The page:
This data suggests that abundance of Sargassum in the Straits of Florida has been on the increase since its lowest point in 2010. This follows along with the reports of massive amounts of Sargassum invading the Caribbean in 2011, 2014 and 2015. Unfortunately, no reports are known that documented years with exceptionally low levels of Sargassum entering the Caribbean.
From the fishermen’s perspective, the important question is whether increased amounts of this lure-grabbing weed will bring more dolphin with it. The answer seems to be not necessarily. The following figure shows the estimated annual recreational harvest of dolphinfish from the east coast of Florida as reported by NOAA Fisheries from 2006 through 2015. While the low point in catch locations with Sargassum in 2010 does coincide with the lowest harvest level of dolphin according to NOAA Fisheries, this is where similarities end. According to the NOAA data from 2006 through 2010, east coast Florida anglers averaged harvesting 448,499 fish annually. The harvest dropped to an annual average of 382,861 fish from 2011 through 2015. This is a 15 percent decline in fish harvested during the same period that saw an 11 percent increase in catch locations associated with Sargassum.
Unfortunately, the tagging data show similarities with the NOAA harvest data, when you look at the average number of fish tagged annually at locations in the Straits of Florida where Sargassum was present. See the following figure. While there are several small differences, such as the fewest fish tagged per site occurred in 2011 and the largest number tagged per site was in 2007, the major point is shown by the linear trend line that shows a steady decline over time in the number of fish captured per site having Sargassum.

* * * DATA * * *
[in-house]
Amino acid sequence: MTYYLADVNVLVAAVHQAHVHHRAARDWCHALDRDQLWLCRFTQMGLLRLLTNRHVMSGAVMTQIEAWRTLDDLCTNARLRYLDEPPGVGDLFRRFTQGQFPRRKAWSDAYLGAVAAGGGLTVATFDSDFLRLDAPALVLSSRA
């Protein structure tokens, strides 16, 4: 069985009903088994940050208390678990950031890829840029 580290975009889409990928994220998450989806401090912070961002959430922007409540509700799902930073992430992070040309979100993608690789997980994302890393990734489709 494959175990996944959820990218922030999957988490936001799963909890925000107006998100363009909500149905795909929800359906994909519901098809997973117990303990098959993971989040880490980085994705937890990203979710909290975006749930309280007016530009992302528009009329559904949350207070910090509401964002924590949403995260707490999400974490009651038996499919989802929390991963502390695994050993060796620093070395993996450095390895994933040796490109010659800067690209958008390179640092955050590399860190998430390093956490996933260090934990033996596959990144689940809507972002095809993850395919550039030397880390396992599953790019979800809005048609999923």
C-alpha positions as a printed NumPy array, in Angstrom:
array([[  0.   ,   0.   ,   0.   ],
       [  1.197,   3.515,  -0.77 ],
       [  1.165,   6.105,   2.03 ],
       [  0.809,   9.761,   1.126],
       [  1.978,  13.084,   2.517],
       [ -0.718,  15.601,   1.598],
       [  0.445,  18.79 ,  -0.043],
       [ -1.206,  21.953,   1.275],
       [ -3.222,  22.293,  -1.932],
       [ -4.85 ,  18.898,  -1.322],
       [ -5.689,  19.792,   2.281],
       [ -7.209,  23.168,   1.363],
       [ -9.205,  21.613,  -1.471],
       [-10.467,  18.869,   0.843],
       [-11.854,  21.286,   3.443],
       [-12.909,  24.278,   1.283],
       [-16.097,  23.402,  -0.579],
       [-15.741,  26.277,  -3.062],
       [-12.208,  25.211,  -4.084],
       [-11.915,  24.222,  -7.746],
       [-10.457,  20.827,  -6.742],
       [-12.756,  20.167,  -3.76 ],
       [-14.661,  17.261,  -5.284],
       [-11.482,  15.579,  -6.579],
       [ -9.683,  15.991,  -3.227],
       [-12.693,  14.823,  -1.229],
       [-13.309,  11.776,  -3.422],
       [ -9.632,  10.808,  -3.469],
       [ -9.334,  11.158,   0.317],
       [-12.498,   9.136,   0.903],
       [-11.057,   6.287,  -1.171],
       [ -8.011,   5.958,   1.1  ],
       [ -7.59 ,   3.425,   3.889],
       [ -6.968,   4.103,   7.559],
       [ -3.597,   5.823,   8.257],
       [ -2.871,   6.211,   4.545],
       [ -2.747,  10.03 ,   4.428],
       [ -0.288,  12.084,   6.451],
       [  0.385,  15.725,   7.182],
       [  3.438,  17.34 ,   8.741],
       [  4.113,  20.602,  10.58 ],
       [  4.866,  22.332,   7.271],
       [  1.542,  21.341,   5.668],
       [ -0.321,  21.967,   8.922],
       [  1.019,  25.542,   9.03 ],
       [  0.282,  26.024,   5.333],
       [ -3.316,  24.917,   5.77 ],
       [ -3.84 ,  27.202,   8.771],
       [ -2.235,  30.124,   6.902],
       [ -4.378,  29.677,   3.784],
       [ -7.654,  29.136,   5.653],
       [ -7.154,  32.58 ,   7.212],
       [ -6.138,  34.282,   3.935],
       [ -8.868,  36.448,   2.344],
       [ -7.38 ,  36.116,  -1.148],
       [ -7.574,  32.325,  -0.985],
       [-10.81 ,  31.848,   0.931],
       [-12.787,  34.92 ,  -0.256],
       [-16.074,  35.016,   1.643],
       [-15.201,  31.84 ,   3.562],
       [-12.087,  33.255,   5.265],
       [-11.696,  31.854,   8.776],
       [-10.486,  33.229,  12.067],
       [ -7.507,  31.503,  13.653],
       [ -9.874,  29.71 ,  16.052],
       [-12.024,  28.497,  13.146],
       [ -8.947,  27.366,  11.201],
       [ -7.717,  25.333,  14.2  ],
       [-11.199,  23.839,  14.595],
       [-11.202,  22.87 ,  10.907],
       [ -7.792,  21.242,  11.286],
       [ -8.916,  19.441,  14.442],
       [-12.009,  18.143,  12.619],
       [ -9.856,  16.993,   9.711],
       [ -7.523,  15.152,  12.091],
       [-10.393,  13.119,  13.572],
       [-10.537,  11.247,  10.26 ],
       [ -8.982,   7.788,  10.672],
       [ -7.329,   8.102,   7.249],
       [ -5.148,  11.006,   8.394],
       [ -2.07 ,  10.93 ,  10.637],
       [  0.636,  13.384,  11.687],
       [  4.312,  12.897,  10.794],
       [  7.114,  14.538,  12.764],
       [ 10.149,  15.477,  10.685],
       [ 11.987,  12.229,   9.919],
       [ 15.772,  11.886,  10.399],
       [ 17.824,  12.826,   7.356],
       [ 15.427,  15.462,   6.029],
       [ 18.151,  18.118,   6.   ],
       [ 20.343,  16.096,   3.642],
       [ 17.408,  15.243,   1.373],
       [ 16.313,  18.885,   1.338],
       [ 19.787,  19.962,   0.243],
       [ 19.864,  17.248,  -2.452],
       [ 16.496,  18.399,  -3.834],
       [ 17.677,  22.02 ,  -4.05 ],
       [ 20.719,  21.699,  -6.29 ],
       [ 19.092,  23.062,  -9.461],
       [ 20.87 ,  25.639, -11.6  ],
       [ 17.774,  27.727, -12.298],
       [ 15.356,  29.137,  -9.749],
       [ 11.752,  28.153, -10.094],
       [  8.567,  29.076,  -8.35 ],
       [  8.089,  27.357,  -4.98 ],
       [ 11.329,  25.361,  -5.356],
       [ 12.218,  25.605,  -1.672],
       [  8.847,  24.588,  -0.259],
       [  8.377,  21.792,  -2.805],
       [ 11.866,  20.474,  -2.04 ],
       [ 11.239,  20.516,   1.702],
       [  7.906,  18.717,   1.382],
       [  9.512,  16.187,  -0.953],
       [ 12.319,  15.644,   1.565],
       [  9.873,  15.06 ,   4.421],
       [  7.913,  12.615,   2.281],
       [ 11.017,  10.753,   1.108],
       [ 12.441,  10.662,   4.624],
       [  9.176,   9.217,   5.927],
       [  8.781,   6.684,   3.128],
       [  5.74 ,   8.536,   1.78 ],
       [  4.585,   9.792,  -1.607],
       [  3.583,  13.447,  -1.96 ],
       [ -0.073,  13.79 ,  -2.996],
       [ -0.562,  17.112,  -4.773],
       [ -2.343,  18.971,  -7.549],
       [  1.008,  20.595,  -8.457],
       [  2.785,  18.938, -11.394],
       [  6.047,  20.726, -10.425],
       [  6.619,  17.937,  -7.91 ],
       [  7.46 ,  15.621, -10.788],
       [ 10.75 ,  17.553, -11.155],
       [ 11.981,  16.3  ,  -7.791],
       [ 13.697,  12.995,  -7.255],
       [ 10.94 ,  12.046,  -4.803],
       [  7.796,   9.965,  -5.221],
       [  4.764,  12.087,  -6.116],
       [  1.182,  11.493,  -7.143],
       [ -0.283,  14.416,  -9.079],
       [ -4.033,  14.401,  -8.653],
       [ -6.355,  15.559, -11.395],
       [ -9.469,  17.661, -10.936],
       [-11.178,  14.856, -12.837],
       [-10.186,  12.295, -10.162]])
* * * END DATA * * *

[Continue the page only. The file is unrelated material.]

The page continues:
Information from the tagging of dolphin does appear to indicate an annual fluctuation in the abundance of Sargassum in the Florida Straits. The years where there was an increase in the frequency of catch locations associated with Sargassum did not match up with years that NOAA data noted increased harvests of dolphin. Additionally, examining the yearly average number of dolphin tagged per catch site with Sargassum shows a steady decline over time similar to that shown by NOAA data for the harvest of dolphinfish. These latter two indicators suggest a decrease in the abundance of fish, during years with an increased abundance of Sargassum.
In case you are wondering whether more fish are tagged in years when more fish were harvested as indicated by the NOAA report, the answer is yes and no. There must be enough fish present for anglers to catch enough to satisfy their freezer needs, but after that point the decision to tag is a matter of personal whim. We know that the peak in tagging activity follows the actual peak in fish abundance. When you compare the annual tagging activity in the Florida Keys (see figure below) to the NOAA figure of dolphin harvested or the figure of the annual number of fish tagged per Sargassum catch location, there is little to no correlation. In the end, the decision to tag is largely independent of fish abundance, and more related to the individual’s dedication to conservation.
While having more Sargassum offshore may not bring more dolphin, it will certainly increase the odds of finding fish. It will also provide more nursery habitat for larval and juvenile dolphin to hide from predators. This should help to increase their survival rate, ensuring a healthy population of dolphin for next year’s fishing.